• Change management - Changes in operation shall be controlled and risks identified. A change plan shall be established for control activities during change and validation of changes shall be completed. A post change evaluation, including updating change information in related documents, shall be carried out.
  • Vulnerability assessment - The security risk from vulnerabilities such as security patches shall be updated in the system. Patch testing shall be done before installation in the production environment. Vulnerability assessments, such as VA scan, Penetration Test, shall be carried out and fixed on a regular basis.
  • Log and monitoring - The exception, malfunction and false log shall log incidents for support monitoring process. Analysis shall be performed to highlight hardware, software and application issues. Short term and long term fixes shall be performed, with evaluation. The system utilisation shall be monitored to support capacity management.
  • Disaster Recovery Plan (DRP) and Business Continuity Plan (BCP) testing - The DRP and BCP shall be established based on the risk the information system presents to the business processes. A testing plan, with pre-defined test scenarios, shall be established and used to support the test process. The testing plan shall be revised and updated based on testing evaluation results.
  • Supplier management - Assess the risk of suppliers/vendors who may access the information system. A non-disclosure agreement for both individuals and organisations shall be signed before they start work. Close monitoring should be maintained to reduce any risk from suppliers/vendors.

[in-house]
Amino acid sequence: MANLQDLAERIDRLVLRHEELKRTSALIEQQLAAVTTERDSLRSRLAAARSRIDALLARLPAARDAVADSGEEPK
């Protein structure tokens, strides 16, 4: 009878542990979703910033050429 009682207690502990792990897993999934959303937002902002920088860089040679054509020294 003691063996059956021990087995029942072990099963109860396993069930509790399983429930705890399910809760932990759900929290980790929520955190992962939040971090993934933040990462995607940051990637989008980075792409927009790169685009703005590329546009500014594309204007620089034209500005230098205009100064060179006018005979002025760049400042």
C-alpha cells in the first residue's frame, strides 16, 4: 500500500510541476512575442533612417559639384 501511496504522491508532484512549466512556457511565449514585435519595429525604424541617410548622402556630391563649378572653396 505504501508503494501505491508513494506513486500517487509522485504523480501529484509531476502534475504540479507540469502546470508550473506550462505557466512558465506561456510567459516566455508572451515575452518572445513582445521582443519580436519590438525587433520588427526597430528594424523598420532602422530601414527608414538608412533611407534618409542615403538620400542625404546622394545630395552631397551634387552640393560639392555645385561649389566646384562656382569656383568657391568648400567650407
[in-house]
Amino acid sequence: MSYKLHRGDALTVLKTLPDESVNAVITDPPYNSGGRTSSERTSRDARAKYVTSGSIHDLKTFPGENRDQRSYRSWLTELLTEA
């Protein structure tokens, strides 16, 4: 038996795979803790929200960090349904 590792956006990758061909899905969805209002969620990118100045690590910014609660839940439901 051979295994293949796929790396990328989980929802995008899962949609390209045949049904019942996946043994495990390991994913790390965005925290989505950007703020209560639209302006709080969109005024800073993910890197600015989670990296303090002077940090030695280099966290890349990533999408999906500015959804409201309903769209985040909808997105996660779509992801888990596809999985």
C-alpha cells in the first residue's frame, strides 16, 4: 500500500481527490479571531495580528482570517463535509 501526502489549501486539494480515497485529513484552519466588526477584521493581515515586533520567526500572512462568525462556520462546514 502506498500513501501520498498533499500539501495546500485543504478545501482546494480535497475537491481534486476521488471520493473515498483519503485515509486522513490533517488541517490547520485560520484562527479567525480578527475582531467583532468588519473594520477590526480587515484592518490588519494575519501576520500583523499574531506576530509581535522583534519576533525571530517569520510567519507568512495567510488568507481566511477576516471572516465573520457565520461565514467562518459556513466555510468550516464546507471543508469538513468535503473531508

8. Phase: End of Life [EOL]

The EOL phase means the information system will not continue to support business functions. There may be a new system and/or new technology to replace it. However, we should be aware of valuable information in the EOL system.

  • System backup, data backup - A full backup should be in-place, which shall be covered at system stage (OS level) and application/database level. A system recovery test should be carried out to ensure that nothing is missed during the backup process. The operation team should have the recovery instruction and procedure.  In case it’s needed in the future, ensure that the operation team can recover it properly.
  • Data disposal process - The information in an EOL system shall be strictly controlled because it is real production information. The disposal process shall be established and implemented. The request for disposal, approval and validation shall be carried out as defined. The identification labelling may be needed for identifying status information disposal at hardware level, such as “EOL with existing information”, “EOL and disposed” etc..
  • Appoint contact windows - A system operator, who knows in-depth of the EOL system, shall be appointed. The intention is to assign someone who can operate that EOL system in the future. If an organisation has the need, it shall be this contact person who can recover data inside the system, extract configuration etc..

In conclusion, we hope that the audience can use this best practice, in eight phases, to protect the valuable information and information system in organisation. The level of implementation in this guideline is dependent on business impact and risk of information system in an organisation. It means, some is mandatory but some may not be required. It depends on many factors such as the size of an organisation, complexity of an information system and may even depend on resources.

However, this guidance is just the beginning of best practice for information security protection. You can expand an organisation’s security control practice by using an ISO 27001 information security management system. ISO 27001 is based on risk management of information assets in an organisation. It is not only technical, but also contains management details based on a Plan-Do-Check and Action model.